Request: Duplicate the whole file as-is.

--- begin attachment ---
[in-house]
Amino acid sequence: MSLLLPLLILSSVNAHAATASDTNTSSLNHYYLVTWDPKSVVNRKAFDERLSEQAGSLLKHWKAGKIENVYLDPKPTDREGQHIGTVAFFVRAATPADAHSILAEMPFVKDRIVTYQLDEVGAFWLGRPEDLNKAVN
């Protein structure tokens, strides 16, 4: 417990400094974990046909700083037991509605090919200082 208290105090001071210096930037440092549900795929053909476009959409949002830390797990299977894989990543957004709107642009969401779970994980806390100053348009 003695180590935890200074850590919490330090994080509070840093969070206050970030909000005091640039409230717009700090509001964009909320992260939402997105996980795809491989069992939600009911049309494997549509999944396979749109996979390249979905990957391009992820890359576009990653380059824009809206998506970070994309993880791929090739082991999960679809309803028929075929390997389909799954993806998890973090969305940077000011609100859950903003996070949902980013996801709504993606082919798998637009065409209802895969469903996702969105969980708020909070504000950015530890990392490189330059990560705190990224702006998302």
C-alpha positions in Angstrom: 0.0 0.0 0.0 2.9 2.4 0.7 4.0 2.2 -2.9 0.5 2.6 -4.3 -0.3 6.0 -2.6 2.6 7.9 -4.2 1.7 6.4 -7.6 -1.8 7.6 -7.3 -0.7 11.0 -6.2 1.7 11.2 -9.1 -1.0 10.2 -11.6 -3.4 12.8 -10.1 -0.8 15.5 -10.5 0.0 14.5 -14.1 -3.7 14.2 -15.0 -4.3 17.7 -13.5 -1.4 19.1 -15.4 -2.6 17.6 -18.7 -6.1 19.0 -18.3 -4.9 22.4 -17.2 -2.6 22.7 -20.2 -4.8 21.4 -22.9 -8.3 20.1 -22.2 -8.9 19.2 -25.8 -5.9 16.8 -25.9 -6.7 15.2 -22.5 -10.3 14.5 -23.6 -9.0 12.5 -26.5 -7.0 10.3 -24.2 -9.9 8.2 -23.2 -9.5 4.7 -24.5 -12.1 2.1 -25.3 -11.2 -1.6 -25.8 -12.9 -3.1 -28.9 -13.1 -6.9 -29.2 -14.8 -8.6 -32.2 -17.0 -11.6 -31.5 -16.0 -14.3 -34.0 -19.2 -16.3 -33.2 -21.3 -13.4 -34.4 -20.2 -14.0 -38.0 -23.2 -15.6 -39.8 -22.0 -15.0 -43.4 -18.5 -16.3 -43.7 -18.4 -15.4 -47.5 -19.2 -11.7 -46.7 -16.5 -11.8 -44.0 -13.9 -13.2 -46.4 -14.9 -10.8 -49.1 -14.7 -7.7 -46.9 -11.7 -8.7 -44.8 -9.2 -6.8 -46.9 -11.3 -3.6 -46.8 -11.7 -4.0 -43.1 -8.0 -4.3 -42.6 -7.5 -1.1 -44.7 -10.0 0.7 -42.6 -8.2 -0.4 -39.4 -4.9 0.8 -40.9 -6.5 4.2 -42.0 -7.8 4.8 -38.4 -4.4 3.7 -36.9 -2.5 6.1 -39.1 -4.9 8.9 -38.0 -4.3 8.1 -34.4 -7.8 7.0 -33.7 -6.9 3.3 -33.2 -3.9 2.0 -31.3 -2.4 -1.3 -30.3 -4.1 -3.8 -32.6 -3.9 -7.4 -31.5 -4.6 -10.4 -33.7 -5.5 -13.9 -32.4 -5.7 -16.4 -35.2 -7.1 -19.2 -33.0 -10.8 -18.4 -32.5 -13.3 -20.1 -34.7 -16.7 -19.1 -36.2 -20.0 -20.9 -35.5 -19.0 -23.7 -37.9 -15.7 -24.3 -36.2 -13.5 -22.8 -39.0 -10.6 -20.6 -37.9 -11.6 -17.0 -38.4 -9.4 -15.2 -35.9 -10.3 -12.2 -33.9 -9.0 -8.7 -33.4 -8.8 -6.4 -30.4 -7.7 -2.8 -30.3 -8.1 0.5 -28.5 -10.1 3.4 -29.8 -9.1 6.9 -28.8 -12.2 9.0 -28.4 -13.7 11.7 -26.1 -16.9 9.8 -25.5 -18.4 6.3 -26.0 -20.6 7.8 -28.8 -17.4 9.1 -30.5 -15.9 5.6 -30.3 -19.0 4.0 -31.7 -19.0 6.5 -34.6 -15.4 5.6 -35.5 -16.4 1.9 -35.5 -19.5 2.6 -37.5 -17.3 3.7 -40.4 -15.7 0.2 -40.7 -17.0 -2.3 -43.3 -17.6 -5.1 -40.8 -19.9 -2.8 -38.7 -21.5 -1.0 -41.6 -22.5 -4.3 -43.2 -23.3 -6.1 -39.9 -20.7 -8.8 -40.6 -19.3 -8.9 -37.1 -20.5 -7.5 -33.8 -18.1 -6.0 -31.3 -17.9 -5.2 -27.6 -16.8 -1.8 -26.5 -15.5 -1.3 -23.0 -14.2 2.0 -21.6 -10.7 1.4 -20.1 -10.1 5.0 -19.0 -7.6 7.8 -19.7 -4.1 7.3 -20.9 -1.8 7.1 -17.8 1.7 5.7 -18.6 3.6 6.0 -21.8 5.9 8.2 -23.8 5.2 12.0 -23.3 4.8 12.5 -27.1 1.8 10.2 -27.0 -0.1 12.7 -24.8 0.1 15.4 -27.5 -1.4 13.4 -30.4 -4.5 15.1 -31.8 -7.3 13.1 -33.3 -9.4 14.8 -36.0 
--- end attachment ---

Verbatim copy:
[in-house]
Amino acid sequence: MSLLLPLLILSSVNAHAATASDTNTSSLNHYYLVTWDPKSVVNRKAFDERLSEQAGSLLKHWKAGKIENVYLDPKPTDREGQHIGTVAFFVRAATPADAHSILAEMPFVKDRIVTYQLDEVGAFWLGRPEDLNKAVN
């Protein structure tokens, strides 16, 4: 417990400094974990046909700083037991509605090919200082 208290105090001071210096930037440092549900795929053909476009959409949002830390797990299977894989990543957004709107642009969401779970994980806390100053348009 003695180590935890200074850590919490330090994080509070840093969070206050970030909000005091640039409230717009700090509001964009909320992260939402997105996980795809491989069992939600009911049309494997549509999944396979749109996979390249979905990957391009992820890359576009990653380059824009809206998506970070994309993880791929090739082991999960679809309803028929075929390997389909799954993806998890973090969305940077000011609100859950903003996070949902980013996801709504993606082919798998637009065409209802895969469903996702969105969980708020909070504000950015530890990392490189330059990560705190990224702006998302």
C-alpha positions in Angstrom: 0.0 0.0 0.0 2.9 2.4 0.7 4.0 2.2 -2.9 0.5 2.6 -4.3 -0.3 6.0 -2.6 2.6 7.9 -4.2 1.7 6.4 -7.6 -1.8 7.6 -7.3 -0.7 11.0 -6.2 1.7 11.2 -9.1 -1.0 10.2 -11.6 -3.4 12.8 -10.1 -0.8 15.5 -10.5 0.0 14.5 -14.1 -3.7 14.2 -15.0 -4.3 17.7 -13.5 -1.4 19.1 -15.4 -2.6 17.6 -18.7 -6.1 19.0 -18.3 -4.9 22.4 -17.2 -2.6 22.7 -20.2 -4.8 21.4 -22.9 -8.3 20.1 -22.2 -8.9 19.2 -25.8 -5.9 16.8 -25.9 -6.7 15.2 -22.5 -10.3 14.5 -23.6 -9.0 12.5 -26.5 -7.0 10.3 -24.2 -9.9 8.2 -23.2 -9.5 4.7 -24.5 -12.1 2.1 -25.3 -11.2 -1.6 -25.8 -12.9 -3.1 -28.9 -13.1 -6.9 -29.2 -14.8 -8.6 -32.2 -17.0 -11.6 -31.5 -16.0 -14.3 -34.0 -19.2 -16.3 -33.2 -21.3 -13.4 -34.4 -20.2 -14.0 -38.0 -23.2 -15.6 -39.8 -22.0 -15.0 -43.4 -18.5 -16.3 -43.7 -18.4 -15.4 -47.5 -19.2 -11.7 -46.7 -16.5 -11.8 -44.0 -13.9 -13.2 -46.4 -14.9 -10.8 -49.1 -14.7 -7.7 -46.9 -11.7 -8.7 -44.8 -9.2 -6.8 -46.9 -11.3 -3.6 -46.8 -11.7 -4.0 -43.1 -8.0 -4.3 -42.6 -7.5 -1.1 -44.7 -10.0 0.7 -42.6 -8.2 -0.4 -39.4 -4.9 0.8 -40.9 -6.5 4.2 -42.0 -7.8 4.8 -38.4 -4.4 3.7 -36.9 -2.5 6.1 -39.1 -4.9 8.9 -38.0 -4.3 8.1 -34.4 -7.8 7.0 -33.7 -6.9 3.3 -33.2 -3.9 2.0 -31.3 -2.4 -1.3 -30.3 -4.1 -3.8 -32.6 -3.9 -7.4 -31.5 -4.6 -10.4 -33.7 -5.5 -13.9 -32.4 -5.7 -16.4 -35.2 -7.1 -19.2 -33.0 -10.8 -18.4 -32.5 -13.3 -20.1 -34.7 -16.7 -19.1 -36.2 -20.0 -20.9 -35.5 -19.0 -23.7 -37.9 -15.7 -24.3 -36.2 -13.5 -22.8 -39.0 -10.6 -20.6 -37.9 -11.6 -17.0 -38.4 -9.4 -15.2 -35.9 -10.3 -12.2 -33.9 -9.0 -8.7 -33.4 -8.8 -6.4 -30.4 -7.7 -2.8 -30.3 -8.1 0.5 -28.5 -10.1 3.4 -29.8 -9.1 6.9 -28.8 -12.2 9.0 -28.4 -13.7 11.7 -26.1 -16.9 9.8 -25.5 -18.4 6.3 -26.0 -20.6 7.8 -28.8 -17.4 9.1 -30.5 -15.9 5.6 -30.3 -19.0 4.0 -31.7 -19.0 6.5 -34.6 -15.4 5.6 -35.5 -16.4 1.9 -35.5 -19.5 2.6 -37.5 -17.3 3.7 -40.4 -15.7 0.2 -40.7 -17.0 -2.3 -43.3 -17.6 -5.1 -40.8 -19.9 -2.8 -38.7 -21.5 -1.0 -41.6 -22.5 -4.3 -43.2 -23.3 -6.1 -39.9 -20.7 -8.8 -40.6 -19.3 -8.9 -37.1 -20.5 -7.5 -33.8 -18.1 -6.0 -31.3 -17.9 -5.2 -27.6 -16.8 -1.8 -26.5 -15.5 -1.3 -23.0 -14.2 2.0 -21.6 -10.7 1.4 -20.1 -10.1 5.0 -19.0 -7.6 7.8 -19.7 -4.1 7.3 -20.9 -1.8 7.1 -17.8 1.7 5.7 -18.6 3.6 6.0 -21.8 5.9 8.2 -23.8 5.2 12.0 -23.3 4.8 12.5 -27.1 1.8 10.2 -27.0 -0.1 12.7 -24.8 0.1 15.4 -27.5 -1.4 13.4 -30.4 -4.5 15.1 -31.8 -7.3 13.1 -33.3 -9.4 14.8 -36.0 